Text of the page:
Pistons by Position Countdown: 4

(Editor’s note: Second of a five-part series examining the Pistons by position as they prepare to open training camp on Oct. 1. Coming Wednesday: small forwards.)

The Pistons couldn’t have planned Greg Monroe’s summer transition to power forward this way, but they couldn’t have planned it any better if they had.

The key was the invitation from USA Basketball to its late-July minicamp, where Monroe wound up spending a good deal of his time at power forward. And not just playing power forward, but playing the position against elite young players of all shapes and sizes – which is exactly the challenge that faces power forwards across the modern NBA.

In the growing trend of teams “playing small,” the key position is power forward. What playing small essentially means is getting your five best players on the floor and for most teams that means one big man and four perimeter players.

That recipe won’t fit the ingredients on the Pistons’ roster, though, and for them to finish games with both Monroe and Andre Drummond on the floor, Monroe will have to be comfortable guarding stretch fours – power forwards whose calling card is shooting out to and beyond the 3-point line – and even outright small forwards masquerading as power forwards. In Las Vegas, for instance, he guarded Golden State’s Harrison Barnes and New Orleans’ Ryan Anderson, among others.

POSITION: Power Forward

  • Depth chart: Greg Monroe, Charlie Villanueva, Jonas Jerebko, Tony Mitchell
  • Options: Josh Smith, Josh Harrellson, Kyle Singler
  • Flexibility: Monroe is going to spend a considerable amount of his time – probably more than half – at center, but he’ll start at power forward. Jerebko can play small forward and might have a chance to crack the rotation there, as well.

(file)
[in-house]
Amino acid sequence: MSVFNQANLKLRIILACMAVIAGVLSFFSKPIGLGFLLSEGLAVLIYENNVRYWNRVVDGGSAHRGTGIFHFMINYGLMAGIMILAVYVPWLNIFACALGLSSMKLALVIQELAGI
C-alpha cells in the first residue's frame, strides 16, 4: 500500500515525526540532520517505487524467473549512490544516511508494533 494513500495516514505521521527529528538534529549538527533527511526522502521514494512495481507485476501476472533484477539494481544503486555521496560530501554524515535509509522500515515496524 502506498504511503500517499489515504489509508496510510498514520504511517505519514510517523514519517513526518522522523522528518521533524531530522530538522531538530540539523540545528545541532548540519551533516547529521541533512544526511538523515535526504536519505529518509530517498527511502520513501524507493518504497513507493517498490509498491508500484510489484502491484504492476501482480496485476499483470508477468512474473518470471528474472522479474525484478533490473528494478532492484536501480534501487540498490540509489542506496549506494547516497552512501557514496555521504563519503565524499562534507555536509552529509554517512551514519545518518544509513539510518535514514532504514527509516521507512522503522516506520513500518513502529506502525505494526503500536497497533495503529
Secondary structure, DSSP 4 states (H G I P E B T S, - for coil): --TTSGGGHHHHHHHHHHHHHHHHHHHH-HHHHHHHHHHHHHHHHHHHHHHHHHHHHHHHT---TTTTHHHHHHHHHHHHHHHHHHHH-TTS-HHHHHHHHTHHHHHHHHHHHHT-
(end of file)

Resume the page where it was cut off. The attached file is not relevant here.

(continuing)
• The skinny: Monroe showed at USA Basketball camp in Las Vegas signs that he’ll handle the defensive transition – the more pressing concern – pretty well. Deepest position on the roster, given Smith’s proven ability to play here at a high level, too.

Monroe also got a taste of power forward when he accompanied the Summer League team to Orlando and participated in five practices. In those practices, he played alongside Drummond, usually matched up against hyperathletic second-round pick Tony Mitchell, a 6-foot-9 power forward who’ll spend the season bunched at the rear of the Pistons’ deepest position group.

“I saw him having to guard Tony Michell, a four man who’s athletic, and then at USA Basketball he had to guard four men, some of them who were really threes when they went small – Harrison Barnes, Michael Kidd-Gilchrist,” Joe Dumars said. “It could not have worked out better for us, the summer he ended up having. Greg’s a versatile, talented, smart kid. A lot of the questions of sliding to a new position, when you’re dealing with a high-IQ player, they tend to figure it out quicker than most.”

While Monroe will have an adjustment in guarding power forwards – especially the ones more comfortable facing the basket from the 3-point line than playing in the paint – he won’t have quite the same responsibility defending pick-and-roll basketball which more frequently involves the center and point guard. That will be left to Drummond, whose lateral quickness and ability to recover make him unique. The Pistons saw in Las Vegas that Monroe appeared comfortable guarding away from the rim.

“We could not have asked for a better setup than the USA Basketball camp because not only did he play the four, he played a number of (scrimmages) at the four with Andre at the five and he got to play the four against high-level fours,” Pistons assistant general manager George David said.

“A lot of times you’ll see when a young guy is going to a different position, the team will use Summer League to give him an opportunity. The only thing about that is there are very few players in Summer League who will start at the four (in the NBA). That can be a little bit of fool’s gold. The opportunity for him to play at USA Basketball camp against that level of talent at the four, it was a perfect preparation for him and I think he did well with it.”

Monroe, now 23, is coming off a third season in which he averaged career bests in points (16.9) and assists (3.5) while averaging 9.6 rebounds a game, just under the 9.7 he averaged as a second-year player. With the addition of Josh Smith and Brandon Jennings as well as the expanded role due Drummond, the Pistons will surround him with more potent options than he’s ever enjoyed. Yet Monroe very likely will remain the focal point of the offense for the threat he represents as both a scorer and passer from multiple areas.